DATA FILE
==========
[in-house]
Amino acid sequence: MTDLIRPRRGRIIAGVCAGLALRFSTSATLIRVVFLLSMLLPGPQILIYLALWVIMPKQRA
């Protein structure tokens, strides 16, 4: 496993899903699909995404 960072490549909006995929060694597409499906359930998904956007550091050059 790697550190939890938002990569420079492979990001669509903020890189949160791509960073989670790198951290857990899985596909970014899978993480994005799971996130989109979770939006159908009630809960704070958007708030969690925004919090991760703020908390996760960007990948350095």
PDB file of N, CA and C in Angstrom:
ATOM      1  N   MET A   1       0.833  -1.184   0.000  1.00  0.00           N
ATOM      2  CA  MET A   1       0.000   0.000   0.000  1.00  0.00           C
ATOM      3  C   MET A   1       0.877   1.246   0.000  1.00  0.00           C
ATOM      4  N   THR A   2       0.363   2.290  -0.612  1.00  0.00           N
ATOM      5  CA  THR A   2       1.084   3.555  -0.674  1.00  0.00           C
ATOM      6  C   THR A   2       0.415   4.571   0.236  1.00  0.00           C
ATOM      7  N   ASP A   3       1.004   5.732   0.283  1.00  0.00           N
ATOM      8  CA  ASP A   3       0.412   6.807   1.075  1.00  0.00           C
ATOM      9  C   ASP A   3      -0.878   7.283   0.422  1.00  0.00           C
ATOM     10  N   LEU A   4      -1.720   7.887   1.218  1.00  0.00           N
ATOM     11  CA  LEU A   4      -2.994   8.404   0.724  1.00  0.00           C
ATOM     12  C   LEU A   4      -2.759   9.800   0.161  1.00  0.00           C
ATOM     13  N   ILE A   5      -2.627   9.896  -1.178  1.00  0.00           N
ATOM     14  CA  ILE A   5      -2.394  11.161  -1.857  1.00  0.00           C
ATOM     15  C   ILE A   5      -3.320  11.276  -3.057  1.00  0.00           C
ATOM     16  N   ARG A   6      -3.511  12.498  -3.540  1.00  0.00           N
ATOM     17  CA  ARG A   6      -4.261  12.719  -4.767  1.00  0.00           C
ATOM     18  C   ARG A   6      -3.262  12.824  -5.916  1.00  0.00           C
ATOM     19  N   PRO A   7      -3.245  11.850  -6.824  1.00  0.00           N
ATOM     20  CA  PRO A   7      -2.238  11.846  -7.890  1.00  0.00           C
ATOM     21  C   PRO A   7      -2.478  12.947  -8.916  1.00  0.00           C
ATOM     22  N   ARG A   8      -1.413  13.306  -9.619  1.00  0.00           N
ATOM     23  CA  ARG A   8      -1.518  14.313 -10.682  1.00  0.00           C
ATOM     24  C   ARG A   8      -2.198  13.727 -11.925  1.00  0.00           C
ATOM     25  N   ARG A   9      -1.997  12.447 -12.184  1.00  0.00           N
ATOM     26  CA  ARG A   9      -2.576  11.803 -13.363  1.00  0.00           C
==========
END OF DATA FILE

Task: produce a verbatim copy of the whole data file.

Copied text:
[in-house]
Amino acid sequence: MTDLIRPRRGRIIAGVCAGLALRFSTSATLIRVVFLLSMLLPGPQILIYLALWVIMPKQRA
């Protein structure tokens, strides 16, 4: 496993899903699909995404 960072490549909006995929060694597409499906359930998904956007550091050059 790697550190939890938002990569420079492979990001669509903020890189949160791509960073989670790198951290857990899985596909970014899978993480994005799971996130989109979770939006159908009630809960704070958007708030969690925004919090991760703020908390996760960007990948350095």
PDB file of N, CA and C in Angstrom:
ATOM      1  N   MET A   1       0.833  -1.184   0.000  1.00  0.00           N
ATOM      2  CA  MET A   1       0.000   0.000   0.000  1.00  0.00           C
ATOM      3  C   MET A   1       0.877   1.246   0.000  1.00  0.00           C
ATOM      4  N   THR A   2       0.363   2.290  -0.612  1.00  0.00           N
ATOM      5  CA  THR A   2       1.084   3.555  -0.674  1.00  0.00           C
ATOM      6  C   THR A   2       0.415   4.571   0.236  1.00  0.00           C
ATOM      7  N   ASP A   3       1.004   5.732   0.283  1.00  0.00           N
ATOM      8  CA  ASP A   3       0.412   6.807   1.075  1.00  0.00           C
ATOM      9  C   ASP A   3      -0.878   7.283   0.422  1.00  0.00           C
ATOM     10  N   LEU A   4      -1.720   7.887   1.218  1.00  0.00           N
ATOM     11  CA  LEU A   4      -2.994   8.404   0.724  1.00  0.00           C
ATOM     12  C   LEU A   4      -2.759   9.800   0.161  1.00  0.00           C
ATOM     13  N   ILE A   5      -2.627   9.896  -1.178  1.00  0.00           N
ATOM     14  CA  ILE A   5      -2.394  11.161  -1.857  1.00  0.00           C
ATOM     15  C   ILE A   5      -3.320  11.276  -3.057  1.00  0.00           C
ATOM     16  N   ARG A   6      -3.511  12.498  -3.540  1.00  0.00           N
ATOM     17  CA  ARG A   6      -4.261  12.719  -4.767  1.00  0.00           C
ATOM     18  C   ARG A   6      -3.262  12.824  -5.916  1.00  0.00           C
ATOM     19  N   PRO A   7      -3.245  11.850  -6.824  1.00  0.00           N
ATOM     20  CA  PRO A   7      -2.238  11.846  -7.890  1.00  0.00           C
ATOM     21  C   PRO A   7      -2.478  12.947  -8.916  1.00  0.00           C
ATOM     22  N   ARG A   8      -1.413  13.306  -9.619  1.00  0.00           N
ATOM     23  CA  ARG A   8      -1.518  14.313 -10.682  1.00  0.00           C
ATOM     24  C   ARG A   8      -2.198  13.727 -11.925  1.00  0.00           C
ATOM     25  N   ARG A   9      -1.997  12.447 -12.184  1.00  0.00           N
ATOM     26  CA  ARG A   9      -2.576  11.803 -13.363  1.00  0.00           C